An Anacin commercial, with totally hip, ahead of its time "twang bar" music that could have been written and arranged by “Twin Peaks” composer Angelo Badalamenti follows. Other performers on the show (those poor folks) include English music hall veteran Tessie O’Shea, a magician, the cast of “Oliver,” including the very young future “Prefab Four” Monkee Davy Jones and the great impressionist Frank Gorshin who begins his monolog thusly: “Well, it’s an election year and the stars will be out campaigning for their favorites….well a funny thing occurred to me: what if these stars should suddenly decide to run for these offices themselves? They’d have not trouble getting votes because of their popularity, and in just a short time, the stars will be running the country.”

That was shortly before Ronald Reagan threw his hat in the ring for Governor of California and almost forty years before Arnold Schwarzenneger did likewise. Also appearing was a horribly embarrassing comedy duo that thought they were the next Nichols and May. Two more Beatles performances and a team of acrobats end the show.

I won’t run through the other shows, except to say that the second show live from Miami Beach’s Deauville Hotel—and presented as a kinescope— is another time-piece as fascinating as sociology as it is as musical entertainment. The comedian Myron Cohen tells a joke about two old Jews in Kruschev’s Soviet Union that is identical to one that made the rounds on the Internet back in 2003 when this set was originally releases, about Attorney General John Ashcroft’s visit to a public school where the kids ask some tough questions and disappear. Maybe you’ve heard it. The great Cab Calloway puts in an appearance on the 3rd show (though he sings “Saint James Infirmary” and “Old Man River” instead of “Minnie the Moocher”). The Florida audience (mostly vacationing New Yorkers) is hilariously clueless. The kids are subdued compared to the New York audience and the adults mostly sit there stonefaced.

Cilla Black sings “September in the Rain” on the fourth show from 1965, but by then The Beatles's film classic “A Hard Day’s Night” had come and gone, and the group had stopped touring regularly. They opened gamely with tunes from Beatles ‘65/Beatles For Sale (“I Feel Fine”, “I’m Down” [with John on electric piano] and “Act Naturally”), which Ringo sings with great charm and humor. For their second performance of the night they do “Ticket to Ride” and “Help” from their forthcoming second movie and Paul does his unforgettable sweaty solo turn on “Yesterday” backed by strings. Surely that one made the skeptical oldsters sit up and take notice.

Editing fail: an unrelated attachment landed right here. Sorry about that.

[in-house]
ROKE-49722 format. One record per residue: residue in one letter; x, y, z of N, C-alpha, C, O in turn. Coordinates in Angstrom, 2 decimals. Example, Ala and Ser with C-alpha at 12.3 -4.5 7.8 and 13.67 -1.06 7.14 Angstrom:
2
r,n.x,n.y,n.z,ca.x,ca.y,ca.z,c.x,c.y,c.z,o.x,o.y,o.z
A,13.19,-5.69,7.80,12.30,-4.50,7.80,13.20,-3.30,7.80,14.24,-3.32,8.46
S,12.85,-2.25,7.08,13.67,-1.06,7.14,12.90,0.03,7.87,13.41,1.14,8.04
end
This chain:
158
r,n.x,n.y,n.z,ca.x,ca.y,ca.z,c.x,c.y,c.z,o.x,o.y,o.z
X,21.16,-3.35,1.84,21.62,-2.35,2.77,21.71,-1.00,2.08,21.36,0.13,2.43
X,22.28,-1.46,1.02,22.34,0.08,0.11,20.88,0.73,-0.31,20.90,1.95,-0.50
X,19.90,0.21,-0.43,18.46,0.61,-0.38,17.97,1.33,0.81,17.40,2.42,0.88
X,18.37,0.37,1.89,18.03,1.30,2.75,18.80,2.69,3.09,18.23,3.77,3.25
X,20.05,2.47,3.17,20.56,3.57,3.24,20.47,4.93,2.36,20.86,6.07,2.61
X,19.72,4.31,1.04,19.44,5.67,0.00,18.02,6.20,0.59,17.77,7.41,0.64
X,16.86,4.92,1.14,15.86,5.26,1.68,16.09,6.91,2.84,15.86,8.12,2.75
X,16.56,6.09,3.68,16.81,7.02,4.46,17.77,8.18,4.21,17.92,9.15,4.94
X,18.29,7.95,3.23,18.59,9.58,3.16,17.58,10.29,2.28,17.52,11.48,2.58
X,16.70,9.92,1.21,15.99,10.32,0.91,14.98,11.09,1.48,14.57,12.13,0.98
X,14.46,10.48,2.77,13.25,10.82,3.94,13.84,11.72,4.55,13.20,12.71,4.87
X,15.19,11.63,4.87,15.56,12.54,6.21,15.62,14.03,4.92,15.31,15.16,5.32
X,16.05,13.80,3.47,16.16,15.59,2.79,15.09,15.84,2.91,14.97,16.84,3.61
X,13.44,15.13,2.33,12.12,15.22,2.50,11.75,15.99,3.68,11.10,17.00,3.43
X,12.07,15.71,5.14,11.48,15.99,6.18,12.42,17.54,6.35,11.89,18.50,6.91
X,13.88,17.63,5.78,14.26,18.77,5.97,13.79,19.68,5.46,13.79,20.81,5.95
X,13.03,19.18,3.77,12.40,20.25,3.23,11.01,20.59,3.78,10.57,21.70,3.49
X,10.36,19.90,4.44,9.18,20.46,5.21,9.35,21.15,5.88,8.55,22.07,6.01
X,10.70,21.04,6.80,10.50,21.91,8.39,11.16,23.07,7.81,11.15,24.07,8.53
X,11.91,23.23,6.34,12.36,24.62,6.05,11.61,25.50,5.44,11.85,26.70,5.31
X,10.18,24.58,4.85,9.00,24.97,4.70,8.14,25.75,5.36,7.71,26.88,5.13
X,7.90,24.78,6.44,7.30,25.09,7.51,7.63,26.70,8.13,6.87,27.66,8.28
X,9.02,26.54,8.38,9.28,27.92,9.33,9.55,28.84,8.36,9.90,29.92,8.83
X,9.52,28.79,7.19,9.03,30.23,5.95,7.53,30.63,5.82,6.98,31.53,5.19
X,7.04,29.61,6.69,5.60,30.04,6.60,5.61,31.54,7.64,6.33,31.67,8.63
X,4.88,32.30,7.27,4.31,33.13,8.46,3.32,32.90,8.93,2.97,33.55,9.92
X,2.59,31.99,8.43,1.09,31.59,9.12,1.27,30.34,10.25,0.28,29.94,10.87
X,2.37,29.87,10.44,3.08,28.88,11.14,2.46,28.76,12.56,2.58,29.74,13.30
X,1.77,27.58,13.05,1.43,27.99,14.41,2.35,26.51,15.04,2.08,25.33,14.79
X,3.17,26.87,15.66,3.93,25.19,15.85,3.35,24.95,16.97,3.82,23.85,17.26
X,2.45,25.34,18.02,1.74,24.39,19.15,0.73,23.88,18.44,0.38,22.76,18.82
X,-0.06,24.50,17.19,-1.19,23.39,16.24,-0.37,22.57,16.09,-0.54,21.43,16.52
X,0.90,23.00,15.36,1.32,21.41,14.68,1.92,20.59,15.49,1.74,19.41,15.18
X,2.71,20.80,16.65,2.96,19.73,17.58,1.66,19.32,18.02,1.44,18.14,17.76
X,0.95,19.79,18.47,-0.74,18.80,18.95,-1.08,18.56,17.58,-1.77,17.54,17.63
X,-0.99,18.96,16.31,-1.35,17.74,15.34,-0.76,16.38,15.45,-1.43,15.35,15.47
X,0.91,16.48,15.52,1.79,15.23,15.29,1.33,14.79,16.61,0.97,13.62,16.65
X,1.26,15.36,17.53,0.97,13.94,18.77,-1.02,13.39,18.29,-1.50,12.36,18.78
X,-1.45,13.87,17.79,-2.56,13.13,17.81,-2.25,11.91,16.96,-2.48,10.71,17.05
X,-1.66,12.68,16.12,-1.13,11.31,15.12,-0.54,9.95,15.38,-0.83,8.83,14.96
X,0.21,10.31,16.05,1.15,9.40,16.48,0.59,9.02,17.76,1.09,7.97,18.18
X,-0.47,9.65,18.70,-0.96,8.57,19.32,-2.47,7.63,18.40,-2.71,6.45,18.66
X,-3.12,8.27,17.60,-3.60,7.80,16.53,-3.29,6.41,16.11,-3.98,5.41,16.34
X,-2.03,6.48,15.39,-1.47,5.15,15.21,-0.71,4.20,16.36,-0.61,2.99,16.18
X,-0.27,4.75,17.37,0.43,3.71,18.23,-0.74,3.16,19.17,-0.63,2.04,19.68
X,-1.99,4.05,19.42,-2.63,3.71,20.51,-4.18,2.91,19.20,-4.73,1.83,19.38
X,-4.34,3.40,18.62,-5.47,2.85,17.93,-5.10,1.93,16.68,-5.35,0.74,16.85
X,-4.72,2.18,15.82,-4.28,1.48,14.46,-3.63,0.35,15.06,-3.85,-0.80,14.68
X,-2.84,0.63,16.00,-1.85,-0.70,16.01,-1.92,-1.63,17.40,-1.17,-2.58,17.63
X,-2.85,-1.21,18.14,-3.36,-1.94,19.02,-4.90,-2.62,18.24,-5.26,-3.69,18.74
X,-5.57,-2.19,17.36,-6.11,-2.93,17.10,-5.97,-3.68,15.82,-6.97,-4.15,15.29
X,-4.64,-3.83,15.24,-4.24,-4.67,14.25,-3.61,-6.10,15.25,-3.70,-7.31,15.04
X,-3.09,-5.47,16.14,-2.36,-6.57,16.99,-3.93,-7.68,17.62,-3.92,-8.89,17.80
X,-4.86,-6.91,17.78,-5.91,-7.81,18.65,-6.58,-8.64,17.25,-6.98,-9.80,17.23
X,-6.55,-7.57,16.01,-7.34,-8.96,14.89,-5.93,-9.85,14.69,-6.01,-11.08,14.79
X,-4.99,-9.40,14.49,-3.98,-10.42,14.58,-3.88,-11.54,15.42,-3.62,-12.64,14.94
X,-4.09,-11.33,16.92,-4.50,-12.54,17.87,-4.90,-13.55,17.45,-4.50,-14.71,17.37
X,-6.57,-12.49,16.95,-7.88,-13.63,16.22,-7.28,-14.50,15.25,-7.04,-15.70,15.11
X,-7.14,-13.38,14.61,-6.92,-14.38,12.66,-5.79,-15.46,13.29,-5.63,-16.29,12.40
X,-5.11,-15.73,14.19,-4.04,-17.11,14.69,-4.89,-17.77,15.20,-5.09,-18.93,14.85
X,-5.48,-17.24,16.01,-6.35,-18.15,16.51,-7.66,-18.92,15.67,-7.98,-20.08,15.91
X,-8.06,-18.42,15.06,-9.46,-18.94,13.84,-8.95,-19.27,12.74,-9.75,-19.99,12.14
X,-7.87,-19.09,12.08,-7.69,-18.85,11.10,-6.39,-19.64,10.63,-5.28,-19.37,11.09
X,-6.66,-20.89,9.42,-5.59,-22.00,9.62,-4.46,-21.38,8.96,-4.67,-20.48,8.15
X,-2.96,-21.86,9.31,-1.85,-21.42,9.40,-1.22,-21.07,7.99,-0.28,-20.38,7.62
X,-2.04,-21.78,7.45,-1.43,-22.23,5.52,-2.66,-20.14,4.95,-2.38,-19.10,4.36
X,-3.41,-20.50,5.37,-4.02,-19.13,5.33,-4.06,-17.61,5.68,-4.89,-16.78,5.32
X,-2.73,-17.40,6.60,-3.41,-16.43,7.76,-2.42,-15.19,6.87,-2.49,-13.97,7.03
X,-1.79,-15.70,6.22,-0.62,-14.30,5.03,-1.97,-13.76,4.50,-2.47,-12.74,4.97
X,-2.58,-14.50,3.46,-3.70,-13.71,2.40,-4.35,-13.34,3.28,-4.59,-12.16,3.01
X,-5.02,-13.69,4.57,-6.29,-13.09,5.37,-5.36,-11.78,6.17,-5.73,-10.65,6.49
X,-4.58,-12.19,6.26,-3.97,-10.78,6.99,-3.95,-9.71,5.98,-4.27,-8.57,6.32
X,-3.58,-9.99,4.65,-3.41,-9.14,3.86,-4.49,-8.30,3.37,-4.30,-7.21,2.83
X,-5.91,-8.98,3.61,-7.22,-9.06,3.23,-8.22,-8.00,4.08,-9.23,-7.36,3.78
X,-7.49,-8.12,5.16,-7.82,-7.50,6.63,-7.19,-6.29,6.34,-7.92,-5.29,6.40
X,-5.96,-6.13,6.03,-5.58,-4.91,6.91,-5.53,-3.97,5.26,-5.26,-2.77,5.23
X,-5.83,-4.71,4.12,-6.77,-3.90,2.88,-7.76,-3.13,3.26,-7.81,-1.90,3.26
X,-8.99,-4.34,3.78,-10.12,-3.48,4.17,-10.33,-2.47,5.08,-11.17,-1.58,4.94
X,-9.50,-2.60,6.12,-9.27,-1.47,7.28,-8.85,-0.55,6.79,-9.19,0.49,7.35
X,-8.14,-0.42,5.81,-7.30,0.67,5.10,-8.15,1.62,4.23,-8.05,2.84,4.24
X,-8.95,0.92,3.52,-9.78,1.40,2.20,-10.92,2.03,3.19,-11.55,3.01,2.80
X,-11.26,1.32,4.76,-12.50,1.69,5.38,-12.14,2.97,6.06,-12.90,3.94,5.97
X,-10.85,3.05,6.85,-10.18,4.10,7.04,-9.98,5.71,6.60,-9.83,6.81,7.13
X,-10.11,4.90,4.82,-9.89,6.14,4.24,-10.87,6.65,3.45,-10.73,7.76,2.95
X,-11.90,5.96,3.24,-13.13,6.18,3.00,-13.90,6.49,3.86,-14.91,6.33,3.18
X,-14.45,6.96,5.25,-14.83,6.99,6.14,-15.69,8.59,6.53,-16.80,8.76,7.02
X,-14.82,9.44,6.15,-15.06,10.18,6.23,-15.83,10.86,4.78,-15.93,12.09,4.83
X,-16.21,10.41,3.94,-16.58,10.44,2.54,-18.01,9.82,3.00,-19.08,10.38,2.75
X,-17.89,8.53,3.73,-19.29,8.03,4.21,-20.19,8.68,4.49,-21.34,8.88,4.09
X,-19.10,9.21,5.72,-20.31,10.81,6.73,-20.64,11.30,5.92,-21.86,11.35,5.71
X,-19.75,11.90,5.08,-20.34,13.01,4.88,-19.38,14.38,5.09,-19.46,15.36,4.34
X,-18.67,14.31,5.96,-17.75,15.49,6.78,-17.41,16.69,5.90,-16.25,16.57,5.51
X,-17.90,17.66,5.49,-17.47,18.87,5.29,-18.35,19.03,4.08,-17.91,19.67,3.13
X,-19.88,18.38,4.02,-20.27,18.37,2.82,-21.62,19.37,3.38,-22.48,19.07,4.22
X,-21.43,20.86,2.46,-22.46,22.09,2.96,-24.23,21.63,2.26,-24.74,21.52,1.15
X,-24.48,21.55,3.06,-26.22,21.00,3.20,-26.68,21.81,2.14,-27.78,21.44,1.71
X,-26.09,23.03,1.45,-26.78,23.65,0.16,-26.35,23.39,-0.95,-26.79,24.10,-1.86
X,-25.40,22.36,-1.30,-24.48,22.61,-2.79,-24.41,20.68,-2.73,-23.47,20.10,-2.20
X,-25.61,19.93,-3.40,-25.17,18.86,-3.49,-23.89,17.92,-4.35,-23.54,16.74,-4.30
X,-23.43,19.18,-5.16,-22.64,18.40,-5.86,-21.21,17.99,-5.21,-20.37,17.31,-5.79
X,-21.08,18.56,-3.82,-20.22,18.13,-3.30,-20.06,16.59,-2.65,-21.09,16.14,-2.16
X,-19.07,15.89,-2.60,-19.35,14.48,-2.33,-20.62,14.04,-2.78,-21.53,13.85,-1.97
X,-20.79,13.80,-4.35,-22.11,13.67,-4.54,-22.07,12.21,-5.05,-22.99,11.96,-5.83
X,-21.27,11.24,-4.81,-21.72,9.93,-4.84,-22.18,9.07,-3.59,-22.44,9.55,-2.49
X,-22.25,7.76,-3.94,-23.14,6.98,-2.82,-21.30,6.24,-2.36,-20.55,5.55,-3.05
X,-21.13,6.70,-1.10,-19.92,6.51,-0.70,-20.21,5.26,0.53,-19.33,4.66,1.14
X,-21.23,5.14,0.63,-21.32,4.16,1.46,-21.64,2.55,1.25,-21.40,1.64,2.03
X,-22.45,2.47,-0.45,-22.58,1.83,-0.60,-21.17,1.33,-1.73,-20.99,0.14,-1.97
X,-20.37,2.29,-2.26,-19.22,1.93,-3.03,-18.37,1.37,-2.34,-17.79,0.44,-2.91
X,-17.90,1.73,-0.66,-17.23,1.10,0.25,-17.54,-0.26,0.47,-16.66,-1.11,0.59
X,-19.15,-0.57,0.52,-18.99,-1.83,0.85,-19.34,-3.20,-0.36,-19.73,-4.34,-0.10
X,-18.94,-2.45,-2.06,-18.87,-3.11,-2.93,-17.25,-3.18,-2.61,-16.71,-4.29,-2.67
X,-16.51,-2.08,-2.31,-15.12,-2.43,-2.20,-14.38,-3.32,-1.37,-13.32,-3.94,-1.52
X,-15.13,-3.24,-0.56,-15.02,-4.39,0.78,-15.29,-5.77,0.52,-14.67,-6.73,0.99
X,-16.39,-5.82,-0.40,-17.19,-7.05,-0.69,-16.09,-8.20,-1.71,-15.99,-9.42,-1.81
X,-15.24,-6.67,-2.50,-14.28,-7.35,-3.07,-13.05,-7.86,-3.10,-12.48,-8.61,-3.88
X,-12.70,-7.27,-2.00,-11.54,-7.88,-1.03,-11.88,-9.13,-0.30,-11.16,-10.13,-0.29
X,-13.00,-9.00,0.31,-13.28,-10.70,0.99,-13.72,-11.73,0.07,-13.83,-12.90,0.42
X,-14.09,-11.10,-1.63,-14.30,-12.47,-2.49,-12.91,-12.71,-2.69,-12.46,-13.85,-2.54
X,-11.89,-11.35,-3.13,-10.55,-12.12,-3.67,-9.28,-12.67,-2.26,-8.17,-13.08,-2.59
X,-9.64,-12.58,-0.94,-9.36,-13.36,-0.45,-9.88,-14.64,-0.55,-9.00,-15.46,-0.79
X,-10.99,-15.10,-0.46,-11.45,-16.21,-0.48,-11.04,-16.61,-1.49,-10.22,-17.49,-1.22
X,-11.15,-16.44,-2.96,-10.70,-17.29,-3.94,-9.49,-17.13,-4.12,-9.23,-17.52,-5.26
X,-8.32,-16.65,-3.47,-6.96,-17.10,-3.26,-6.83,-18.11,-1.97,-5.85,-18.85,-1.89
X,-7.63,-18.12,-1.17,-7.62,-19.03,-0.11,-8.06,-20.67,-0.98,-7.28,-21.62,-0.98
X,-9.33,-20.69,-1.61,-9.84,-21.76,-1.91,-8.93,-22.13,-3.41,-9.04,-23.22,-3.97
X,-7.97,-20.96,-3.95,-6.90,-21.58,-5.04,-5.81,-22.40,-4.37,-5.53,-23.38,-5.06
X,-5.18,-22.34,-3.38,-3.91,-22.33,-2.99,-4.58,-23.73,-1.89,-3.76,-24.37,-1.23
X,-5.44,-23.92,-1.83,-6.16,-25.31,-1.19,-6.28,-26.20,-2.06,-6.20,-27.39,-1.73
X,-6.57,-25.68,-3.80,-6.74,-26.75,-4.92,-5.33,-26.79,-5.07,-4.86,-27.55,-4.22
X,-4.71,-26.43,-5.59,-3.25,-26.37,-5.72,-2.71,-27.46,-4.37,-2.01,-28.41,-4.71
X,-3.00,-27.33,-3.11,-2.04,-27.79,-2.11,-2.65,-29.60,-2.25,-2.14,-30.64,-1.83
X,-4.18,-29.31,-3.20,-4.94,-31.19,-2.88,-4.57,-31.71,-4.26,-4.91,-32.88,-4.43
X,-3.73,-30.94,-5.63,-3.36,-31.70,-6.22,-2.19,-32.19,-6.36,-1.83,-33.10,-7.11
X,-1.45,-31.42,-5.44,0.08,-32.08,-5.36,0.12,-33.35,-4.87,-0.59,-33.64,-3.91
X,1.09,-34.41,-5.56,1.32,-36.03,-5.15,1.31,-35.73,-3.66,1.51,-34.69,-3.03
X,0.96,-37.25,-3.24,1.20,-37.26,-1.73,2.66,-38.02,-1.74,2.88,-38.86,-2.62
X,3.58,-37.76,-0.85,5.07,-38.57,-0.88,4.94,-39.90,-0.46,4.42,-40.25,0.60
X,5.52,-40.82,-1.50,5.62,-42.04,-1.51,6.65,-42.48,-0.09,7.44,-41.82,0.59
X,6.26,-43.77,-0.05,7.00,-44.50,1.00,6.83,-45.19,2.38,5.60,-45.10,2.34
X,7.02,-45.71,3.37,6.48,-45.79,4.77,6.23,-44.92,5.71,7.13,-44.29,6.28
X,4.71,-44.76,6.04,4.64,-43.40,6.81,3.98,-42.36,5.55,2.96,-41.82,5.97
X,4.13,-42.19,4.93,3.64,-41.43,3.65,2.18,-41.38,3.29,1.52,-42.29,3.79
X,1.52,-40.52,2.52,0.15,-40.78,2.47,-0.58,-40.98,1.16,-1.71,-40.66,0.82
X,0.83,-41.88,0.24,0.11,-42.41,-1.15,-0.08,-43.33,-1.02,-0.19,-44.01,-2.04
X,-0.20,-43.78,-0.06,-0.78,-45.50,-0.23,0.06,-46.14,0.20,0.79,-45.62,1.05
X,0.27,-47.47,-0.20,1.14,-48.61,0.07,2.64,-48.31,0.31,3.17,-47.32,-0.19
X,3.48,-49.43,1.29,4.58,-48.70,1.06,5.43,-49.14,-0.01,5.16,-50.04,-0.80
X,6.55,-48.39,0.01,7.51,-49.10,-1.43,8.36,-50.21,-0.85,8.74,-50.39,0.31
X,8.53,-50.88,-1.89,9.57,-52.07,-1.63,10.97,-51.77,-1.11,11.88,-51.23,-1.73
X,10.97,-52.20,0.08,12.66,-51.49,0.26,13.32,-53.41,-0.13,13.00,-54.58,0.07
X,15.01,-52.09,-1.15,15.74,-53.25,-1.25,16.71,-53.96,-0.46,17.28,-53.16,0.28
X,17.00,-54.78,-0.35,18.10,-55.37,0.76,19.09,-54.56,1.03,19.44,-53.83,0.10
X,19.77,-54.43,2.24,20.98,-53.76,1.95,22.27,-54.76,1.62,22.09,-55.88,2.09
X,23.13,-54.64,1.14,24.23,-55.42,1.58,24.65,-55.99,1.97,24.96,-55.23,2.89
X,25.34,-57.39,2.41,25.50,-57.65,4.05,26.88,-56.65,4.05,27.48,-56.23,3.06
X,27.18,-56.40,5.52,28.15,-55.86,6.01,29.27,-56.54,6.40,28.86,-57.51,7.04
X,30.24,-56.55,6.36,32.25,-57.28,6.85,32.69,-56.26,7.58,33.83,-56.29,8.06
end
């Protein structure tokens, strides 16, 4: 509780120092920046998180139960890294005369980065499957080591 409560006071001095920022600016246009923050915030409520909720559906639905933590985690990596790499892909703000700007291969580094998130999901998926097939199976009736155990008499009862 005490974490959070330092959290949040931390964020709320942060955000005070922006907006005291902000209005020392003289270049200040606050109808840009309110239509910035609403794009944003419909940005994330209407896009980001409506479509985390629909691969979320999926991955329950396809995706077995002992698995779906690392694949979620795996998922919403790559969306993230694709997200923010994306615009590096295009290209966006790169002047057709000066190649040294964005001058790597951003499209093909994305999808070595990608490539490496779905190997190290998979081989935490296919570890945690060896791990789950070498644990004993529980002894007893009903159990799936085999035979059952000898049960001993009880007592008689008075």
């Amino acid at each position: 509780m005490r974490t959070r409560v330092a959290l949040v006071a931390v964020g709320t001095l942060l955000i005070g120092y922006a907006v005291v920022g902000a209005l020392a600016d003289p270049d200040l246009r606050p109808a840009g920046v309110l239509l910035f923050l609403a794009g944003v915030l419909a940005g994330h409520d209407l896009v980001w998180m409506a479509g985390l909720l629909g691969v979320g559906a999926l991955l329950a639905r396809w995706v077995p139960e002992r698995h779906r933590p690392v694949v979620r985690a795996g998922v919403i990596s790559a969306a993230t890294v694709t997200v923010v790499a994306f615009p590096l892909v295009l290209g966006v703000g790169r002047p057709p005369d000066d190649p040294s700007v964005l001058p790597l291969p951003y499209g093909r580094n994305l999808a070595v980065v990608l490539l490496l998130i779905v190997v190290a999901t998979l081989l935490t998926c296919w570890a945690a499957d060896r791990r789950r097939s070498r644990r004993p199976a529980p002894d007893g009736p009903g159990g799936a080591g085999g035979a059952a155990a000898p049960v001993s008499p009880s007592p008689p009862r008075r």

As we later found out, Lennon’s “Help” was a literal cry for help and watching him closely during this performance you can see the strains. He also appears to have gained a lot weight. His call out for the song includes a “thank you” to the audience that drips with sarcasm and cynicism.

Change was in the air for The Beatles and for America. Even the commercials had changed. Back in ’64 it was all “happy family” time. In ’65 an Anacin commercial features a husband returning from work and screaming at his wife “Ellen please, I just got home from work DON’T RUSH ME!” We’d never before seen such intense negative emotion in a television commercial. Fortunately, two Anacins returned “happy family” time and though we don’t see it, we can be sure the happy couple made it on time to their P.T.A. meeting.

At the end of the show Ed announces that next week’s show would be the first in color and videotape provides a Beatles encore under the closing credits, interrupted by a pre-recorded Dick Van Dyke inviting viewers to watch his new show on Wednesday nights “If you’re free.” Van Dyke’s straight into the camera (and into America’s living rooms) approach is in sharp contrast to Sullivan’s and most TV hosts at the time, who addressed their studio audience, with viewers at home being passive observers.

Off the road and not as sharp as before, the first part of The Beatles’ initial legend was running out of steam. Rather than basking in the audience’s adulation, the four seemed relieved to get off the stage after Sullivan yet again told him how well behaved they were. No doubt Sullivan was moved to say that because of opposition to The Beatles from the mid-sixties versions of today’s reactionaries (do I have to name them?).

Still, the 1965 performances are electrifying and watching in 2010 it’s amazing to see how much the young McCartney looks like Lindsay Lohan (honest!). A year after their first appearance, the world seems to have changed on The Ed Sullivan Show. For one thing the sound improved dramatically (though it was pretty good in 1964 too) and the Ed Sullivan Theater stage had been modernized, losing the old-style drapery curtain replaced with a more angular look and the decision was made to light the audience that had previously been hidden in mysterious darkness.

Maybe you’ll be lucky as I was, to see, in the middle of an audience pan, someone you know. Amidst the sea of screaming girls at the 1965 show there in a tie and jacket, was a cool, composed, analytical appearing Harold Bornstein, a kid I’d graduated Jamaica High School with the year before. Amazing. I wrote that paragraph in 2003 and a few years later attended my 40th high school reunion where I ran into Bornstein. What a total asshole he was that night. I can’t believe he got to see The Beatles live.

The live television production was incredibly primitive by today's standards, but the monophonic vacuum tube sound—especially at the 3 New York shows taped in what is now The Ed Sullivan Theater where David Letterman’s show originates—is crisp, rich and immediate. A synthesized 5.1 channel track is also available but stick with the mono. Highly recommended for you, for your kids, for the kid in you and for everyone. Watch it Sunday night at 8PM for the full effect!

If you’re of the age where you remember watching these shows live, the feeling watching them now is magically energizing and will have you walking on air for days afterward, while perhaps pining for those much simpler days filled with so much future promise. If you’re under 25 and reading this, I’m not sure what you’ll think and feel watching this white bread world about to explode into an alternative universe, but you’ll surely enjoy the ride.

Ashley's picture

There is no question that The Beatles and their music is an all time favorite. Up to this day, people are still fond of their songs. - Carmack Moving and Storage